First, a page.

The Computer as Time Machine
Over thousands of years, humans have carved into stone, painted on canvas, printed words in books, and captured images on film in order to pass information down the chain of generations. With digital data storage, we have reached the point where what is precious to individuals, families, and institutions only holds up for a fraction of a generation without constant care and expensive maintenance. For the ease of digital storage comes the cost of rapid obsolescence and “bit rot,” an ironic turn for a media format that seemed to promise longevity, if not permanence.
Digital archives depend on complex technological environments, electricity, chips, air conditioning, maintenance at quite short intervals, and are doomed by changing hardware, operating systems, applications, and data formats. Even if we have electricity and computers 100 years from now, what we have stored and hoped to pass along will be lost and forgotten without continuous, meticulous investment of time and money.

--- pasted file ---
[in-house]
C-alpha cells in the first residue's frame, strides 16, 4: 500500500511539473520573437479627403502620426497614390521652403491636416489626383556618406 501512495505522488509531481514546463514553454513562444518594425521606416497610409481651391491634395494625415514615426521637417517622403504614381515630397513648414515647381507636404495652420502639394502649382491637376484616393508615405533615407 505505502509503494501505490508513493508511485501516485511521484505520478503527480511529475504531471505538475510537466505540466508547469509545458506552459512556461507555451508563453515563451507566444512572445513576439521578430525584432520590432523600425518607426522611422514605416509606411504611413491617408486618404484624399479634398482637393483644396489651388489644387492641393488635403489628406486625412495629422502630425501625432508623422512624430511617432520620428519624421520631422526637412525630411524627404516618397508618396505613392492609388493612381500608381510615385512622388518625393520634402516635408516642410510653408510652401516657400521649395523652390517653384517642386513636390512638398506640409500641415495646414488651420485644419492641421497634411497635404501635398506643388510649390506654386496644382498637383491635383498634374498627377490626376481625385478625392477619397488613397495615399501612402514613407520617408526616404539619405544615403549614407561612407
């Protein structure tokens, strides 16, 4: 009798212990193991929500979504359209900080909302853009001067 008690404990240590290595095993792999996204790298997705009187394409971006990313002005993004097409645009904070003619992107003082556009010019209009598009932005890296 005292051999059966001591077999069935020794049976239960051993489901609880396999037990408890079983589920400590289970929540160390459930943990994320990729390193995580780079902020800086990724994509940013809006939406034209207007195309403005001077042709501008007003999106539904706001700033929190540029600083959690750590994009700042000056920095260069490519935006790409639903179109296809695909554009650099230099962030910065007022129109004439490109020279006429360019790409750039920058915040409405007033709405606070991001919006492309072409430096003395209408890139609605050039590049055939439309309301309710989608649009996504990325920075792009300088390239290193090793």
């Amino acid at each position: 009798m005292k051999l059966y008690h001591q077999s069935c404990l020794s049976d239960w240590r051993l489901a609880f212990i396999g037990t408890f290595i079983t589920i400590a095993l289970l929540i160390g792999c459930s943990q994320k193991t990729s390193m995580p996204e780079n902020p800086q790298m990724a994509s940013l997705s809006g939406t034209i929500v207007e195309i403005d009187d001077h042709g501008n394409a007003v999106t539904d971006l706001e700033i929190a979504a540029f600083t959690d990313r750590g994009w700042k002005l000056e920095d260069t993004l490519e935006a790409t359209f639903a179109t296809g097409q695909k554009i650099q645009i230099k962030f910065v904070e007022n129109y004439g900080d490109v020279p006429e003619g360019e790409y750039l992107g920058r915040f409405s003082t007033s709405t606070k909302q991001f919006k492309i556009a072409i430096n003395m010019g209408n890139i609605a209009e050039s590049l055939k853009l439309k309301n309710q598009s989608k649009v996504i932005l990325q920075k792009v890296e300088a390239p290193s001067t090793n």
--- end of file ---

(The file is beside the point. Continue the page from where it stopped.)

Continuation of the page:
At EMPAC, we have created hundreds of events, commissions, and new works that are part of the larger cultural record. We have over 400 videos documenting these “time-based” productions accessible via the EMPAC Archive Video Chair in the lobby as well as two printed books that catalog this history. But if EMPAC were closed tomorrow, this knowledge would fade along with the funds and the interest needed to preserve it. As a result, EMPAC has researched a digital “time capsule” an individual or institution can create to make images, texts, sounds, and documents accessible for the next 100 years. This object would need attention every 10 years or so, would not need air conditioning, and would survive under the same conditions humans live in, at the cost of around $2,000.
This talk will describe our research as well as the philosophy and politics of digital memory behind the system we have developed.